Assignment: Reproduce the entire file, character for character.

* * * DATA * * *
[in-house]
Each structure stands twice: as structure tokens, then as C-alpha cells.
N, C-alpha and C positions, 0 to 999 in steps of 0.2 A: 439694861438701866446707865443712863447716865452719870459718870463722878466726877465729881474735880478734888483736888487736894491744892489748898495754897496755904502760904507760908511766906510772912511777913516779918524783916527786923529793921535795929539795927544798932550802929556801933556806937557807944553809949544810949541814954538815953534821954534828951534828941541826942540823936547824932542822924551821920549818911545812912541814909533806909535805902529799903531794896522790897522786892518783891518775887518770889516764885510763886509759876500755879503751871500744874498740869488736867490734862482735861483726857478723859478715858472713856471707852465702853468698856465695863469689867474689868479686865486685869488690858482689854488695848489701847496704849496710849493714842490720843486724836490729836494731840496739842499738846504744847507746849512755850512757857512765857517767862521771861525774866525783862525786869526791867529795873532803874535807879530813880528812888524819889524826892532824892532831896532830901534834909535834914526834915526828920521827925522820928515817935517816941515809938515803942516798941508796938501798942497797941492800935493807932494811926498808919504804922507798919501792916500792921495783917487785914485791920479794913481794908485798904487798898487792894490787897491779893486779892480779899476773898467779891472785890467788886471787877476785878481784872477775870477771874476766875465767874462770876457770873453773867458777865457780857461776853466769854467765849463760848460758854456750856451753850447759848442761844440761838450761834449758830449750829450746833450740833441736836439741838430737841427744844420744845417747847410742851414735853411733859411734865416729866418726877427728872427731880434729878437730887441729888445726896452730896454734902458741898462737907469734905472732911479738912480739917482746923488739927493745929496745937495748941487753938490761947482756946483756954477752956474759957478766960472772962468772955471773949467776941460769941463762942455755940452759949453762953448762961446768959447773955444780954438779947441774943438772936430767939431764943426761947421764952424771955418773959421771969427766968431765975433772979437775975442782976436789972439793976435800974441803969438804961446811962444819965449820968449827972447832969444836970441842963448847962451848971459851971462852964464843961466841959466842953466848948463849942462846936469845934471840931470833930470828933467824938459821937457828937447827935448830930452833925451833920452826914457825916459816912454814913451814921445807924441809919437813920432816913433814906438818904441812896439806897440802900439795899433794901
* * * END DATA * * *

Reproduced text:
[in-house]
Each structure stands twice: as structure tokens, then as C-alpha cells.
N, C-alpha and C positions, 0 to 999 in steps of 0.2 A: 439694861438701866446707865443712863447716865452719870459718870463722878466726877465729881474735880478734888483736888487736894491744892489748898495754897496755904502760904507760908511766906510772912511777913516779918524783916527786923529793921535795929539795927544798932550802929556801933556806937557807944553809949544810949541814954538815953534821954534828951534828941541826942540823936547824932542822924551821920549818911545812912541814909533806909535805902529799903531794896522790897522786892518783891518775887518770889516764885510763886509759876500755879503751871500744874498740869488736867490734862482735861483726857478723859478715858472713856471707852465702853468698856465695863469689867474689868479686865486685869488690858482689854488695848489701847496704849496710849493714842490720843486724836490729836494731840496739842499738846504744847507746849512755850512757857512765857517767862521771861525774866525783862525786869526791867529795873532803874535807879530813880528812888524819889524826892532824892532831896532830901534834909535834914526834915526828920521827925522820928515817935517816941515809938515803942516798941508796938501798942497797941492800935493807932494811926498808919504804922507798919501792916500792921495783917487785914485791920479794913481794908485798904487798898487792894490787897491779893486779892480779899476773898467779891472785890467788886471787877476785878481784872477775870477771874476766875465767874462770876457770873453773867458777865457780857461776853466769854467765849463760848460758854456750856451753850447759848442761844440761838450761834449758830449750829450746833450740833441736836439741838430737841427744844420744845417747847410742851414735853411733859411734865416729866418726877427728872427731880434729878437730887441729888445726896452730896454734902458741898462737907469734905472732911479738912480739917482746923488739927493745929496745937495748941487753938490761947482756946483756954477752956474759957478766960472772962468772955471773949467776941460769941463762942455755940452759949453762953448762961446768959447773955444780954438779947441774943438772936430767939431764943426761947421764952424771955418773959421771969427766968431765975433772979437775975442782976436789972439793976435800974441803969438804961446811962444819965449820968449827972447832969444836970441842963448847962451848971459851971462852964464843961466841959466842953466848948463849942462846936469845934471840931470833930470828933467824938459821937457828937447827935448830930452833925451833920452826914457825916459816912454814913451814921445807924441809919437813920432816913433814906438818904441812896439806897440802900439795899433794901